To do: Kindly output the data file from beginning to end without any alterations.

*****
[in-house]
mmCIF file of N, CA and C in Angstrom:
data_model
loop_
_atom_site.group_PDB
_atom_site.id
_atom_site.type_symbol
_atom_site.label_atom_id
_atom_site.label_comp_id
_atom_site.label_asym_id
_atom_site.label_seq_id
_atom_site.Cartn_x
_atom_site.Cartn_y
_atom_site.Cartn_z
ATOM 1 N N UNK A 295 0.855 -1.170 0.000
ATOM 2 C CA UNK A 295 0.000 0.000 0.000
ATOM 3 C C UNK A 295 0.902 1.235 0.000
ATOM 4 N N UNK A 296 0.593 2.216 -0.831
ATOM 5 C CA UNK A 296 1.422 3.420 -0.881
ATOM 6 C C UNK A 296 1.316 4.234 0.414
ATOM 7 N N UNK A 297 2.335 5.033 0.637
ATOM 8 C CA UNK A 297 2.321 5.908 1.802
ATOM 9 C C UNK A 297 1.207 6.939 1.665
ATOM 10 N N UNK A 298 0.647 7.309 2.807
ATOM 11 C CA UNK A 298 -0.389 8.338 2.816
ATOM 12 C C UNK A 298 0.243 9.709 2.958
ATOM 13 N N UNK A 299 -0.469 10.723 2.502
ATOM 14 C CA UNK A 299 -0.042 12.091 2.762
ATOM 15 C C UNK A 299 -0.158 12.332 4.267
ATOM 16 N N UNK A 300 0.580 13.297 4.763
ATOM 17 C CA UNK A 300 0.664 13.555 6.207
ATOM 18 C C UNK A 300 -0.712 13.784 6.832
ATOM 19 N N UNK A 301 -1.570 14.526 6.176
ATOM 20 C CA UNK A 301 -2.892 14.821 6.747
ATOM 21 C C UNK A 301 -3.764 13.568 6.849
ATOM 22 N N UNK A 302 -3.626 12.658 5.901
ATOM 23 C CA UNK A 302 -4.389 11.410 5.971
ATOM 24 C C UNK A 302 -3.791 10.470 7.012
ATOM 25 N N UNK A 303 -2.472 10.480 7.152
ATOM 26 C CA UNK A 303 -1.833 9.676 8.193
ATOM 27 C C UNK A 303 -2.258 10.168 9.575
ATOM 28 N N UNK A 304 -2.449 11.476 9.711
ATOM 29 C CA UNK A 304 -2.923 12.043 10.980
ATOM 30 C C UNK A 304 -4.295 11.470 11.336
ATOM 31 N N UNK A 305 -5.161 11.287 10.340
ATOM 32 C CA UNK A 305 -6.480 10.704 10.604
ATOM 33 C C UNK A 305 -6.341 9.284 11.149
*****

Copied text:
[in-house]
mmCIF file of N, CA and C in Angstrom:
data_model
loop_
_atom_site.group_PDB
_atom_site.id
_atom_site.type_symbol
_atom_site.label_atom_id
_atom_site.label_comp_id
_atom_site.label_asym_id
_atom_site.label_seq_id
_atom_site.Cartn_x
_atom_site.Cartn_y
_atom_site.Cartn_z
ATOM 1 N N UNK A 295 0.855 -1.170 0.000
ATOM 2 C CA UNK A 295 0.000 0.000 0.000
ATOM 3 C C UNK A 295 0.902 1.235 0.000
ATOM 4 N N UNK A 296 0.593 2.216 -0.831
ATOM 5 C CA UNK A 296 1.422 3.420 -0.881
ATOM 6 C C UNK A 296 1.316 4.234 0.414
ATOM 7 N N UNK A 297 2.335 5.033 0.637
ATOM 8 C CA UNK A 297 2.321 5.908 1.802
ATOM 9 C C UNK A 297 1.207 6.939 1.665
ATOM 10 N N UNK A 298 0.647 7.309 2.807
ATOM 11 C CA UNK A 298 -0.389 8.338 2.816
ATOM 12 C C UNK A 298 0.243 9.709 2.958
ATOM 13 N N UNK A 299 -0.469 10.723 2.502
ATOM 14 C CA UNK A 299 -0.042 12.091 2.762
ATOM 15 C C UNK A 299 -0.158 12.332 4.267
ATOM 16 N N UNK A 300 0.580 13.297 4.763
ATOM 17 C CA UNK A 300 0.664 13.555 6.207
ATOM 18 C C UNK A 300 -0.712 13.784 6.832
ATOM 19 N N UNK A 301 -1.570 14.526 6.176
ATOM 20 C CA UNK A 301 -2.892 14.821 6.747
ATOM 21 C C UNK A 301 -3.764 13.568 6.849
ATOM 22 N N UNK A 302 -3.626 12.658 5.901
ATOM 23 C CA UNK A 302 -4.389 11.410 5.971
ATOM 24 C C UNK A 302 -3.791 10.470 7.012
ATOM 25 N N UNK A 303 -2.472 10.480 7.152
ATOM 26 C CA UNK A 303 -1.833 9.676 8.193
ATOM 27 C C UNK A 303 -2.258 10.168 9.575
ATOM 28 N N UNK A 304 -2.449 11.476 9.711
ATOM 29 C CA UNK A 304 -2.923 12.043 10.980
ATOM 30 C C UNK A 304 -4.295 11.470 11.336
ATOM 31 N N UNK A 305 -5.161 11.287 10.340
ATOM 32 C CA UNK A 305 -6.480 10.704 10.604
ATOM 33 C C UNK A 305 -6.341 9.284 11.149